What is Visitor Use Management?

PCTA volunteers learn trail building strategies at the North Cascades Trail Skills College in Washington.

There are many VUM strategies that can be employed to protect the PCT—both the lands around the trail as well as the trail experience for hikers and equestrians. Some strategies include:

  • increased trail education
  • research to understand use patterns and impacts
  • restoration work to address physical impacts along the trail such as campsite restoration
  • a permit system that regulates numbers and minimizes impacts associated with large numbers of people in the same place at the same time

The PCTA takes the most minimal approaches possible to protect the trail, so your experience with the PCT does not become too burdened with rules and regulations which confine your experience.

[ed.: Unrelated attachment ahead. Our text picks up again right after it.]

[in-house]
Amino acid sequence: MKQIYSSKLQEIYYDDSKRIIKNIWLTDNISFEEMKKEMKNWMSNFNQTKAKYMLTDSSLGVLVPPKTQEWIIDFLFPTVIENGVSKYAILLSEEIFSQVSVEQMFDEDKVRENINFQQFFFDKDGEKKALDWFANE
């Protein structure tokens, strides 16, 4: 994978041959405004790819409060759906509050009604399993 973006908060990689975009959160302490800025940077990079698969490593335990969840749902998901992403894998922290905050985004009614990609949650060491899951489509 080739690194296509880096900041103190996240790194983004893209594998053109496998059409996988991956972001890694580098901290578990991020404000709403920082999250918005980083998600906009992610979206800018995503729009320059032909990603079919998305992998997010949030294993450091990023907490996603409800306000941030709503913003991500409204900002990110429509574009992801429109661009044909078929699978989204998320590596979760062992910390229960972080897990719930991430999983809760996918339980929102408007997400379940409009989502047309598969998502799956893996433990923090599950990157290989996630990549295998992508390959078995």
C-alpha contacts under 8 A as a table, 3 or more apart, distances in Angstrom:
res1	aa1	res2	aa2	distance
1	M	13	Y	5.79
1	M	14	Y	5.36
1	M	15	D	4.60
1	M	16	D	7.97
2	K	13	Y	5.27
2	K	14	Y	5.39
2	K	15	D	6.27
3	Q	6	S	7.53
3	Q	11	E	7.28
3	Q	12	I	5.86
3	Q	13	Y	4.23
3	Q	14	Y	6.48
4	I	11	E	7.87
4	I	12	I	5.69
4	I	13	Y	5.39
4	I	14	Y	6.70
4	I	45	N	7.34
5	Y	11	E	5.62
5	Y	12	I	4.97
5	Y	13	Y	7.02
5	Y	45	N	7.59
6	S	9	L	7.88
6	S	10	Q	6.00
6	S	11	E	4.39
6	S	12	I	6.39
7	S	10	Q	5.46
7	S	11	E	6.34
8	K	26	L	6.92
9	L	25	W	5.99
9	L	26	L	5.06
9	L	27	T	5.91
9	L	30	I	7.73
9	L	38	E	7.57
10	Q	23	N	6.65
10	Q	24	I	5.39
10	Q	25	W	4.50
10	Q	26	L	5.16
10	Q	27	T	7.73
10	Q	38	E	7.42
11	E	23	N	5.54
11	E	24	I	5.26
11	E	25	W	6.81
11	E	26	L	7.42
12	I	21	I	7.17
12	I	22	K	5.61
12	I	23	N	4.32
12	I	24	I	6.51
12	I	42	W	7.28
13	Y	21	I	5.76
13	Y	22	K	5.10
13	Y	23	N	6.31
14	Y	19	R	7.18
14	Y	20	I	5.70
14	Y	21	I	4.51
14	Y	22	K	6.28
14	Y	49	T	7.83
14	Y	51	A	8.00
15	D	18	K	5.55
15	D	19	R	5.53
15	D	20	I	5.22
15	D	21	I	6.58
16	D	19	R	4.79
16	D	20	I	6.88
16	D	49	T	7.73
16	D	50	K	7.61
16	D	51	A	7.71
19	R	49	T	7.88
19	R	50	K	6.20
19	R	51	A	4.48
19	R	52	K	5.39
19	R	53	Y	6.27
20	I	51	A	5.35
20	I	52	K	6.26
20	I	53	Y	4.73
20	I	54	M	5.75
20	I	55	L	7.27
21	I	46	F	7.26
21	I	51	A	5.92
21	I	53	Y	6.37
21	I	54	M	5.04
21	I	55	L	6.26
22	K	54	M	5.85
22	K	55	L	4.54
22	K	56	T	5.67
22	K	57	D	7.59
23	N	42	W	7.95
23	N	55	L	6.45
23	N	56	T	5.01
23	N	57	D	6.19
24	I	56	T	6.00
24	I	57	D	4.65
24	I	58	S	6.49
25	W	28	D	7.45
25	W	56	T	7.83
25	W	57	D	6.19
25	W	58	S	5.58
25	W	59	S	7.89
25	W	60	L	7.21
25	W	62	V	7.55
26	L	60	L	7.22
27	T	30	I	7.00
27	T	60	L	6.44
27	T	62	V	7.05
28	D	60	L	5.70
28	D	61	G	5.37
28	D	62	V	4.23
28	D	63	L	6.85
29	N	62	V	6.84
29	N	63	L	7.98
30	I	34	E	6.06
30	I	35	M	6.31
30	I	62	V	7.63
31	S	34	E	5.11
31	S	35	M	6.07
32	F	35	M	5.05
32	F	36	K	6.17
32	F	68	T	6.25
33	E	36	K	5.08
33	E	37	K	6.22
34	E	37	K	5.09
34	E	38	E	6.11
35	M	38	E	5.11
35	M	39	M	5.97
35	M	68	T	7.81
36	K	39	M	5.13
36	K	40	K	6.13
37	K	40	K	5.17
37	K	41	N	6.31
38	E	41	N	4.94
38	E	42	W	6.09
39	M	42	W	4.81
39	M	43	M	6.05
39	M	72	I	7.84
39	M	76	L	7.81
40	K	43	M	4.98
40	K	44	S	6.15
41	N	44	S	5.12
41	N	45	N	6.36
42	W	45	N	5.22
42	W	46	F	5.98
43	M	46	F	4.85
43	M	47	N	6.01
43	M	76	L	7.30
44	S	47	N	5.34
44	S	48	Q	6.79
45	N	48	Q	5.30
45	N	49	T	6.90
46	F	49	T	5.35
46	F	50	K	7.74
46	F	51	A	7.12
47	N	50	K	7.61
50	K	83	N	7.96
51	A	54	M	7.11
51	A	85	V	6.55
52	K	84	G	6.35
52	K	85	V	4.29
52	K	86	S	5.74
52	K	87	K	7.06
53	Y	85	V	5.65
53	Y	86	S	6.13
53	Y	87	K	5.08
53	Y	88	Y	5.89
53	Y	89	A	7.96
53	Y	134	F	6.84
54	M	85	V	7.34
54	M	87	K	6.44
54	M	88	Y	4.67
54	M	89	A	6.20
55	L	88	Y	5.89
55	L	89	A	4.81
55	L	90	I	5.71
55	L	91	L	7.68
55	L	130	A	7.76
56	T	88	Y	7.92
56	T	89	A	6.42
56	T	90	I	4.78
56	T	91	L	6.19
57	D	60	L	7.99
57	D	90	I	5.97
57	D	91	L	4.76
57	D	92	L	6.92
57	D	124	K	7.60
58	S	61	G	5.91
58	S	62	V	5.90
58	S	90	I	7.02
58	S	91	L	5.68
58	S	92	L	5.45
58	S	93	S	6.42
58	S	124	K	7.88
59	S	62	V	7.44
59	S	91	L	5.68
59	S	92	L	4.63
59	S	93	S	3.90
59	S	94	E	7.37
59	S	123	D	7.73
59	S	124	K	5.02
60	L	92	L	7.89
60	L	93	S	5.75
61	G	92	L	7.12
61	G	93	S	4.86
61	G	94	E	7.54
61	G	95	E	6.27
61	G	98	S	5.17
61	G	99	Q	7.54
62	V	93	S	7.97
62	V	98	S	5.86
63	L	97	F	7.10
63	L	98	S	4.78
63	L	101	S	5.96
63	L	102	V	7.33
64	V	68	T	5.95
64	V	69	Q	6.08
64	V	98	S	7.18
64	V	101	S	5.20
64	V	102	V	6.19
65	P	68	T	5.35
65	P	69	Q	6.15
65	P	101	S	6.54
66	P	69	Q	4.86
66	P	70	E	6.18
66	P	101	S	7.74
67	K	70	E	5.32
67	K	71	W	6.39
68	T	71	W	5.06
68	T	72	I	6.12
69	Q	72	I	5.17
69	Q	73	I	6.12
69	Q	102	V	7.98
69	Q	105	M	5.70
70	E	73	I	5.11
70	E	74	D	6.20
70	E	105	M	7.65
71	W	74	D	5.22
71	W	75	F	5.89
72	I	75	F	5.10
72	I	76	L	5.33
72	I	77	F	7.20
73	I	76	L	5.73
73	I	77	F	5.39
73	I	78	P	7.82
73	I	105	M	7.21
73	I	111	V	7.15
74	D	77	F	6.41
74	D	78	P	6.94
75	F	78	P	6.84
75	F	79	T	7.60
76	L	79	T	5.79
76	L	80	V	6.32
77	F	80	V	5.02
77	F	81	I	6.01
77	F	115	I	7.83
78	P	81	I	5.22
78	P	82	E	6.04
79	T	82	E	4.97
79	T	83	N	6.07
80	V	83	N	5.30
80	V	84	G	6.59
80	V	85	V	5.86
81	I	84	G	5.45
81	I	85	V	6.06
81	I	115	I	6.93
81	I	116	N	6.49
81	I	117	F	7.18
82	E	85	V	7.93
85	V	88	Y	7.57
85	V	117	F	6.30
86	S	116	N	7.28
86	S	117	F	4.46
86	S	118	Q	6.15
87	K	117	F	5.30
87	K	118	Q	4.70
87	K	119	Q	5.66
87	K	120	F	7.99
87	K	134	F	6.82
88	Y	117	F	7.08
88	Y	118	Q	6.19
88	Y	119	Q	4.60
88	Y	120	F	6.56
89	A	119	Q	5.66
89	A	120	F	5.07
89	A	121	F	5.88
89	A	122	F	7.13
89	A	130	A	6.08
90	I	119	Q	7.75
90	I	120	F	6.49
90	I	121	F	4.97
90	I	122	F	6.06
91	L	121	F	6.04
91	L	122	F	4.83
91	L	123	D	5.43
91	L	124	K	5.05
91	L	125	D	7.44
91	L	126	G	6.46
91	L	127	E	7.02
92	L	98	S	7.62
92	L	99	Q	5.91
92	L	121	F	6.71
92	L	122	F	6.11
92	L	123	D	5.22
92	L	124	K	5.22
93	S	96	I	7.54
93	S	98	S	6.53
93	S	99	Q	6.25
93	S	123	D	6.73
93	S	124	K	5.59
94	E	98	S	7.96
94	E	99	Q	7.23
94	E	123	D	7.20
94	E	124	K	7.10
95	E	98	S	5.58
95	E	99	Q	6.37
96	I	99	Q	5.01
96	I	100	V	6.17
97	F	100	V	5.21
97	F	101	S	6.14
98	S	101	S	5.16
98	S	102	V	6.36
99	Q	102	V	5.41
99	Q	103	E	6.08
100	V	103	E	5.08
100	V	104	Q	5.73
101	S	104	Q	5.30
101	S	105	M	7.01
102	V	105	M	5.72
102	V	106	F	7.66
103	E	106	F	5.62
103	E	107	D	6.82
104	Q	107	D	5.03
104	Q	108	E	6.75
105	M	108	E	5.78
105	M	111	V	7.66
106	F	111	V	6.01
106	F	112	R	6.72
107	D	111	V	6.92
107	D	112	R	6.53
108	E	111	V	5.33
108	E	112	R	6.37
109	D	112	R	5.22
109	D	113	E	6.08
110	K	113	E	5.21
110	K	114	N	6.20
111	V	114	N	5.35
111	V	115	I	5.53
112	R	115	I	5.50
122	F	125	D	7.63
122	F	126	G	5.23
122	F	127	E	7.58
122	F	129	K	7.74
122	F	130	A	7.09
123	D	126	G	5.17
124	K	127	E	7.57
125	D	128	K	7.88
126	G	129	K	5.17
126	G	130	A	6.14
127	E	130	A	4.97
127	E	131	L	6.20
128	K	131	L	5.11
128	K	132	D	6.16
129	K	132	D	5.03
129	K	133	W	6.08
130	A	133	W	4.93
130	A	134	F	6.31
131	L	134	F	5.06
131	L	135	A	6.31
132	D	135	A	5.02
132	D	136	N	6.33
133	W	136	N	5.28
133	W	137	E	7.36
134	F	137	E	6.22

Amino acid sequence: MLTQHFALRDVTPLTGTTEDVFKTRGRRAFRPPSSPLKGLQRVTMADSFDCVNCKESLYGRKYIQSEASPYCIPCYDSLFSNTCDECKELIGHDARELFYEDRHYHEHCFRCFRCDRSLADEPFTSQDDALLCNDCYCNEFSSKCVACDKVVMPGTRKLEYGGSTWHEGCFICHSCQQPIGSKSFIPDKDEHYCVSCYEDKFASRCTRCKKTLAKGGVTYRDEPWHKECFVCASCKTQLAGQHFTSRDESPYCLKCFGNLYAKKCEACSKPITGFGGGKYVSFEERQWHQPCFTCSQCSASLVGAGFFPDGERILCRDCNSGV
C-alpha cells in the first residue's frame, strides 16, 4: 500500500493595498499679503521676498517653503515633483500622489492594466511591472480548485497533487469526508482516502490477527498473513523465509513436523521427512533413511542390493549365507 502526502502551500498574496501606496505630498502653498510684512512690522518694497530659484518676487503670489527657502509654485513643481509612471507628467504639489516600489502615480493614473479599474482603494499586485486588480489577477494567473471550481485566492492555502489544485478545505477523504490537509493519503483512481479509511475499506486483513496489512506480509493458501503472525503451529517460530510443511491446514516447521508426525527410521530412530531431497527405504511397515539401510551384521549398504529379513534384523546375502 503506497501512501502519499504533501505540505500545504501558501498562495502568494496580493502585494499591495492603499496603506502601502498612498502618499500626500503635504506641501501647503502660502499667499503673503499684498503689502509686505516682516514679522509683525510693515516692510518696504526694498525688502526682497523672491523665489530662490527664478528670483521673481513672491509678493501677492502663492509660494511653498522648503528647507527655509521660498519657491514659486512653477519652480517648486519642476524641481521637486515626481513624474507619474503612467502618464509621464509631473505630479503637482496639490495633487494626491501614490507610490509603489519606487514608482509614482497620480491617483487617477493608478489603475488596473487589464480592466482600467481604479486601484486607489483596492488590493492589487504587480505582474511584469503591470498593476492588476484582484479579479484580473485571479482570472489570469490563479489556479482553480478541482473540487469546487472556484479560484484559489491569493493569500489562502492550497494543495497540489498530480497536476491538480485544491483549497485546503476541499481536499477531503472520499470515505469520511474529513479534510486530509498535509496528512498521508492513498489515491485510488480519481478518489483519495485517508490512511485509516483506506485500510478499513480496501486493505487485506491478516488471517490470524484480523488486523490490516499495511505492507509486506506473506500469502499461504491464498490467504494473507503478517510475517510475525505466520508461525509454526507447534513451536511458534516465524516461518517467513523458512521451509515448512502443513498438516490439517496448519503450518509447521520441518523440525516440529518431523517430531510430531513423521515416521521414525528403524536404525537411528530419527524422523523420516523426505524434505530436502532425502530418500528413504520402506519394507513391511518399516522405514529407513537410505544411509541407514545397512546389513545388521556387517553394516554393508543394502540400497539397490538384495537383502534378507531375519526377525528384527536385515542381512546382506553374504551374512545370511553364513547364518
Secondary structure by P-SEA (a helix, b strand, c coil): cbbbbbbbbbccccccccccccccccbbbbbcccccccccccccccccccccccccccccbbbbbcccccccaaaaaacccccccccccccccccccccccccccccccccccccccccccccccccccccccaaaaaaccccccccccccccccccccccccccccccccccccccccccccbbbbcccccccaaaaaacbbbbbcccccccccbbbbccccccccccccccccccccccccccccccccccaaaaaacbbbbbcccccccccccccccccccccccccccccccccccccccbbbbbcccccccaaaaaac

Outdoor recreation is fundamental to American culture. Every year, more and more people travel to public lands. To continue to benefit from the opportunities created by expanding recreational use, this nationwide trend requires that all of us—visitors, managers, and citizens—adopt more effective ways to manage visitor access and use that ensure these special places, and the benefits they generate, persist for this and future generations. The National Interagency VUM Council

Currently, we focus our efforts—along with our agency partners—in specific areas along the trail that are impacted by tremendous use. Many of these impacts are the collective result of a variety of users: weekend backpackers, week long backpackers, section hikers and thru-hikers.

To learn more about Visitor Use Management on the PCT, follow the links below.

Back to Visitor Use Management Home

↑ Back to top